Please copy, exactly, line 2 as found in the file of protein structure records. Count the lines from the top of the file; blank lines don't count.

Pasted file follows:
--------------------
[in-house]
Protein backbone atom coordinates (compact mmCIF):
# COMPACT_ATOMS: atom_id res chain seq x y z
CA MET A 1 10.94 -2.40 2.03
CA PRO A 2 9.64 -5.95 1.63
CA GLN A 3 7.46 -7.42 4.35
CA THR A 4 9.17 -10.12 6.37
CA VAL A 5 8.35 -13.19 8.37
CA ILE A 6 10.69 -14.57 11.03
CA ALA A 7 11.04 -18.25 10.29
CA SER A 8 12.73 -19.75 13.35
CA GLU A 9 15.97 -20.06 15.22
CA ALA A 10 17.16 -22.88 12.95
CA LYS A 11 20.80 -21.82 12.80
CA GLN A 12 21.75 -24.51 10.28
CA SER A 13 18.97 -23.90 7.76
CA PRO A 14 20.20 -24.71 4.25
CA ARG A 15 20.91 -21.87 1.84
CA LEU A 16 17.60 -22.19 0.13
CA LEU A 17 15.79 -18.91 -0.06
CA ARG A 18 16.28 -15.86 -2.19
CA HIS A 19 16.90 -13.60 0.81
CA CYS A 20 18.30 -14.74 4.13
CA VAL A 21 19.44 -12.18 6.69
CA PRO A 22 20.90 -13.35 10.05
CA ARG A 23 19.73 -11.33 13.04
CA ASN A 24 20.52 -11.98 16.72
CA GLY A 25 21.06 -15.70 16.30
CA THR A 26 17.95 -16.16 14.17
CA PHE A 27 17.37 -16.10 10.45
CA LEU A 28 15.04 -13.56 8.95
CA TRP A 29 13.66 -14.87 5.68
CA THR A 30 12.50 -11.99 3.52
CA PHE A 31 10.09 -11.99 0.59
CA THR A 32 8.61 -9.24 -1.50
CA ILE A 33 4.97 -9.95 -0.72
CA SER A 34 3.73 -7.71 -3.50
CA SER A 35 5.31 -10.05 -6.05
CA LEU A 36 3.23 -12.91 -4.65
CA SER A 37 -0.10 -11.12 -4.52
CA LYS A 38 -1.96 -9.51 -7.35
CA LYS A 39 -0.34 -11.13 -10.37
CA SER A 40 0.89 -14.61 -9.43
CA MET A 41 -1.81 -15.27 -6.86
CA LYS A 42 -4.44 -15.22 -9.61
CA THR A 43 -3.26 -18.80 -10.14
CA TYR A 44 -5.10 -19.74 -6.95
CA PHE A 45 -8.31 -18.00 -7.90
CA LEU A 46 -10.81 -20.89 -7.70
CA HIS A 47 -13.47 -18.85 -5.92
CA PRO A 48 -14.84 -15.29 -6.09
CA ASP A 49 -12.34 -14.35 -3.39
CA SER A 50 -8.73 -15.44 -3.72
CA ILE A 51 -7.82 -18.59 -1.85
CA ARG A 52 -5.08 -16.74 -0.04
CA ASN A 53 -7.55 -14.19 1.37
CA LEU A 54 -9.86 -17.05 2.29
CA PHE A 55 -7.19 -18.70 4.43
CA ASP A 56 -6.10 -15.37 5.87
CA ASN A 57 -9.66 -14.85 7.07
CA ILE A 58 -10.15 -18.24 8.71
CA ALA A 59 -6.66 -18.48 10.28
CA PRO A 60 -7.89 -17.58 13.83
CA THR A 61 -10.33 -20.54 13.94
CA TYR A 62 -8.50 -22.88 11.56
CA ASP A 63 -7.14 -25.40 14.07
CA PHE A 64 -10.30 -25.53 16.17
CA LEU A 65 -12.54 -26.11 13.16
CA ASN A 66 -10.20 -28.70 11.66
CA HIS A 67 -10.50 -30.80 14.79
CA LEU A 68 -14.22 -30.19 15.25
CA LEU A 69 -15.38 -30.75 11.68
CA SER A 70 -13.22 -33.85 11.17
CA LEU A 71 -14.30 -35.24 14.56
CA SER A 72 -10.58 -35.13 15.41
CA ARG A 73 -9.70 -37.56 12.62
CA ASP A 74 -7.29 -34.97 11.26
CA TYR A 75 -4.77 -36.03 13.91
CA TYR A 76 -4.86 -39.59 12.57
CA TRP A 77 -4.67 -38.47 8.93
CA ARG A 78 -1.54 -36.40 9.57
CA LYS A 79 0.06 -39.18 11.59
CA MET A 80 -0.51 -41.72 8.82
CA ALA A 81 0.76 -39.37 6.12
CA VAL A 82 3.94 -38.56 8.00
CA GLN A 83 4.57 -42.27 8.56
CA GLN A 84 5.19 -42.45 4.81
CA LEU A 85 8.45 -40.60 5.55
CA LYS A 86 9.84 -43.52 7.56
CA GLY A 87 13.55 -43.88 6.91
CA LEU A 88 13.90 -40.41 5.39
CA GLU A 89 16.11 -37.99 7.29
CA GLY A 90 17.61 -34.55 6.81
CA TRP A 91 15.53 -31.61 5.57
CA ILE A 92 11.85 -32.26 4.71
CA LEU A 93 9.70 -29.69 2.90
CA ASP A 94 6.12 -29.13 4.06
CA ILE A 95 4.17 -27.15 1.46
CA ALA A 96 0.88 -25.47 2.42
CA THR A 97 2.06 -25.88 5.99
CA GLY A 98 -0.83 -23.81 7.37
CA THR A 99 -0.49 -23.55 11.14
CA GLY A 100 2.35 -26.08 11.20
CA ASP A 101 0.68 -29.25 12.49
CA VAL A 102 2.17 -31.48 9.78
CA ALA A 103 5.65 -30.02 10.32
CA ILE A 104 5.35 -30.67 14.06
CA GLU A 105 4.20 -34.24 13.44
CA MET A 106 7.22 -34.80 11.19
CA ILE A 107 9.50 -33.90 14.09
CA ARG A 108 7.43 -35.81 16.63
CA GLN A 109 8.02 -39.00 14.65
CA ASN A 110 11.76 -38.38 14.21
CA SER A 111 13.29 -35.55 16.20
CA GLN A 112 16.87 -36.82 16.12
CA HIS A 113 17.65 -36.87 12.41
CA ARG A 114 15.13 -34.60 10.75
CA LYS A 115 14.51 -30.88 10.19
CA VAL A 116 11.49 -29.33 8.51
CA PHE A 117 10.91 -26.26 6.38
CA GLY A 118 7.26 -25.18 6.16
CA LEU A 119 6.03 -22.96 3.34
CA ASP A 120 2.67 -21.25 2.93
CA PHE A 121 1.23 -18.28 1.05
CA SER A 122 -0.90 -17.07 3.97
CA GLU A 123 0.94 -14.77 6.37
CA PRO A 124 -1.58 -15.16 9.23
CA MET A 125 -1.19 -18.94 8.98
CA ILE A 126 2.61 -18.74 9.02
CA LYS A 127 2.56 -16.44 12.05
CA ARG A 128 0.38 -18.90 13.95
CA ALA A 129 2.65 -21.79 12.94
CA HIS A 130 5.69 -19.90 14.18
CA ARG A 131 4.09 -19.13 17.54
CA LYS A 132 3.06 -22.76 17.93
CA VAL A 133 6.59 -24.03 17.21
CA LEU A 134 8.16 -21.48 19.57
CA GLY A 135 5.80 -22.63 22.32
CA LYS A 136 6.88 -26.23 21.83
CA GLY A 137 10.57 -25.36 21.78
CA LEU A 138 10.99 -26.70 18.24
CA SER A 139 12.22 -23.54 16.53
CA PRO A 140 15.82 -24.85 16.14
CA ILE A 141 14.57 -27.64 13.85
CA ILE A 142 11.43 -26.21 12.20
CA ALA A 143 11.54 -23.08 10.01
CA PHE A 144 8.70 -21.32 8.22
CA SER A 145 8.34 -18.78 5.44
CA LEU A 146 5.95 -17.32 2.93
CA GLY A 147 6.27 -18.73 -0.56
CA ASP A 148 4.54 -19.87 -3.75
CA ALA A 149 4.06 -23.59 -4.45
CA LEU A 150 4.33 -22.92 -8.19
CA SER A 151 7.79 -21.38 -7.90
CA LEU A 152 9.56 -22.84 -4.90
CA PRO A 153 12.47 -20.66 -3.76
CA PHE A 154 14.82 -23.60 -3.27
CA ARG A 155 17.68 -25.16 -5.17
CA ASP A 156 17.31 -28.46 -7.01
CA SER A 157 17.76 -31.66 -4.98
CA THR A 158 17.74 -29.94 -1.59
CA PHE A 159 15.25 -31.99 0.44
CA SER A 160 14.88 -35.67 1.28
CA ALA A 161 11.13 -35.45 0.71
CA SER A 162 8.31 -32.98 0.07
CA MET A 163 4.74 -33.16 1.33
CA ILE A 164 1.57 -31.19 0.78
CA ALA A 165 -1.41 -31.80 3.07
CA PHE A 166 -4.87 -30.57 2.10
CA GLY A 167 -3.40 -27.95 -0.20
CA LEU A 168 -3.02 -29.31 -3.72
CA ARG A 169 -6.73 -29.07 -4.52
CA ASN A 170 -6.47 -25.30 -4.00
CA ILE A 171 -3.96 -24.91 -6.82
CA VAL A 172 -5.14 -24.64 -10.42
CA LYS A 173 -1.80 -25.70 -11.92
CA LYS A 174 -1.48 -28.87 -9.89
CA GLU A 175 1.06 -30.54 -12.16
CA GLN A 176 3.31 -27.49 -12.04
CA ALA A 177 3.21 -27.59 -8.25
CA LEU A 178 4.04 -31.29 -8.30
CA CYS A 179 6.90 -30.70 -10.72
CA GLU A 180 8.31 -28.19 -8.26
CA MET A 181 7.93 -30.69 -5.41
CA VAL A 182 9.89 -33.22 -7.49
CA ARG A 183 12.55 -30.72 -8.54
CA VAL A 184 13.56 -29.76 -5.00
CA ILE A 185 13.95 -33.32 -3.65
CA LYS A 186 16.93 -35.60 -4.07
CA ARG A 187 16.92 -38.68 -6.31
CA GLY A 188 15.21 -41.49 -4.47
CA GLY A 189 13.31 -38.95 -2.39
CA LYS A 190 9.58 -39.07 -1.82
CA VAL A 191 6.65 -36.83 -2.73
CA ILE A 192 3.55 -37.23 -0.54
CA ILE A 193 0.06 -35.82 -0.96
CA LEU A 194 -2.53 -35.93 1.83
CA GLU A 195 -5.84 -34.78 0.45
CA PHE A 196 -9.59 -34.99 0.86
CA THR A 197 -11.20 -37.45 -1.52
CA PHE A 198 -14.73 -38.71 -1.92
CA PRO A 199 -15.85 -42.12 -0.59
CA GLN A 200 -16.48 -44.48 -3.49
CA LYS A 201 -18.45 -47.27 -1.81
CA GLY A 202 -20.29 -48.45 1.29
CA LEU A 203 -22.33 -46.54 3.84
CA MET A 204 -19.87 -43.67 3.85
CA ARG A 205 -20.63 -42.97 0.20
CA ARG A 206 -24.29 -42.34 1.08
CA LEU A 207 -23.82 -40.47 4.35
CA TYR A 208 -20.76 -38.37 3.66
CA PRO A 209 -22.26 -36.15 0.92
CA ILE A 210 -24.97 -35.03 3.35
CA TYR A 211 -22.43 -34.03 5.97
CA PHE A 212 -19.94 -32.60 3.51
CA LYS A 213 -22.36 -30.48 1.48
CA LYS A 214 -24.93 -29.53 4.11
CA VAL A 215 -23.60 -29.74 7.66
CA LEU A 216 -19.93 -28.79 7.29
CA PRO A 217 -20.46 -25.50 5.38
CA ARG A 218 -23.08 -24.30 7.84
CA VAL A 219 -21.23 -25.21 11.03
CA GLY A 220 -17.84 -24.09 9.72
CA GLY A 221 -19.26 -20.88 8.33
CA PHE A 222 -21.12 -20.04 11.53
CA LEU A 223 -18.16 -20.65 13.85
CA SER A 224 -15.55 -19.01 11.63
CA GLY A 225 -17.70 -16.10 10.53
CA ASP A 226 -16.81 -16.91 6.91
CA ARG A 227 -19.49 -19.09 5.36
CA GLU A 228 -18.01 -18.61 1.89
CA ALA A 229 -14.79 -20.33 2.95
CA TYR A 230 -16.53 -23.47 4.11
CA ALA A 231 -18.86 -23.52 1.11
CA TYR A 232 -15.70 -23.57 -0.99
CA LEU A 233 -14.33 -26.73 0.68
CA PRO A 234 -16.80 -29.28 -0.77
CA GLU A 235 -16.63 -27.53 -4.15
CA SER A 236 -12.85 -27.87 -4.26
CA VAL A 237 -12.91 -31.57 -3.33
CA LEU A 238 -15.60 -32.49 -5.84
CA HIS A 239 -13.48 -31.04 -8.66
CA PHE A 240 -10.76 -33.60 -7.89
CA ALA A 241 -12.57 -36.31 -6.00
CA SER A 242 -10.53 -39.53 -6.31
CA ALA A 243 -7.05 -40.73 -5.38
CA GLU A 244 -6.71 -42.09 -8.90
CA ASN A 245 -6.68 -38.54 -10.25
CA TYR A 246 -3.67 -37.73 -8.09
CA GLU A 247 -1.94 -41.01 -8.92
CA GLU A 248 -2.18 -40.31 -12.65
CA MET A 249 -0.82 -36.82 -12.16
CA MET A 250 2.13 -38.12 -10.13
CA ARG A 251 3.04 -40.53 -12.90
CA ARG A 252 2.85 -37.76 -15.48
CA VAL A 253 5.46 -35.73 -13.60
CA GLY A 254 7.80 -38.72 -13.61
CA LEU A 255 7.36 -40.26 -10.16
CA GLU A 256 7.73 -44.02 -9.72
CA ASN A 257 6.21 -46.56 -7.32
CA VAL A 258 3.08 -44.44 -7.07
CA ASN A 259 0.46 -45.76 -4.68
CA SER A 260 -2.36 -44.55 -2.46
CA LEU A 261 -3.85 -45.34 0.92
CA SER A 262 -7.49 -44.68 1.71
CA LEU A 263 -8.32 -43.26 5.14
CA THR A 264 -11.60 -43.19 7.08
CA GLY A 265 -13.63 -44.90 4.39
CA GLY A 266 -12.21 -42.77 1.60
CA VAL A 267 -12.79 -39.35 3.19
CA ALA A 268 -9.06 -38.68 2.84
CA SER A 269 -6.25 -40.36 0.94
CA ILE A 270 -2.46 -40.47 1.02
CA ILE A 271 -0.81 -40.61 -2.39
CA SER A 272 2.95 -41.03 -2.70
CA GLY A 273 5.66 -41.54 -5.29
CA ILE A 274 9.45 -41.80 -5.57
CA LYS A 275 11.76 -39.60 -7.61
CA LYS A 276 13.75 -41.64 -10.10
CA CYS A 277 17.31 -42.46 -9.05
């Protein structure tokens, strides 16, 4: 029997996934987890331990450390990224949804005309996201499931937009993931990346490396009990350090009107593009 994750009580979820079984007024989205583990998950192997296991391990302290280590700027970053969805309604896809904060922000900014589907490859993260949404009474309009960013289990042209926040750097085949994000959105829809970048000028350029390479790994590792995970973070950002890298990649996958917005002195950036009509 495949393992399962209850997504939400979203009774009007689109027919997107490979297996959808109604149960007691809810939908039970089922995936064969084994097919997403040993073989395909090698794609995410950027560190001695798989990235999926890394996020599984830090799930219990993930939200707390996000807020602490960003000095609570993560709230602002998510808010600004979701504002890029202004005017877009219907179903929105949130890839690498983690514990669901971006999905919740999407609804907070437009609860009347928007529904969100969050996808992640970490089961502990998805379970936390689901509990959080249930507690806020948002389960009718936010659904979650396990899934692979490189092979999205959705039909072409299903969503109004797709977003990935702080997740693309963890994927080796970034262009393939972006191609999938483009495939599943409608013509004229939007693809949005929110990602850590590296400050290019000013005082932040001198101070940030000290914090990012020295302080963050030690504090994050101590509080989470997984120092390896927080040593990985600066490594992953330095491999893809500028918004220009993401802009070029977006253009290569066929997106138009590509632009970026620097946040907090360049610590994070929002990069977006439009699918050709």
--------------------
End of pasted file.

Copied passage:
Protein backbone atom coordinates (compact mmCIF):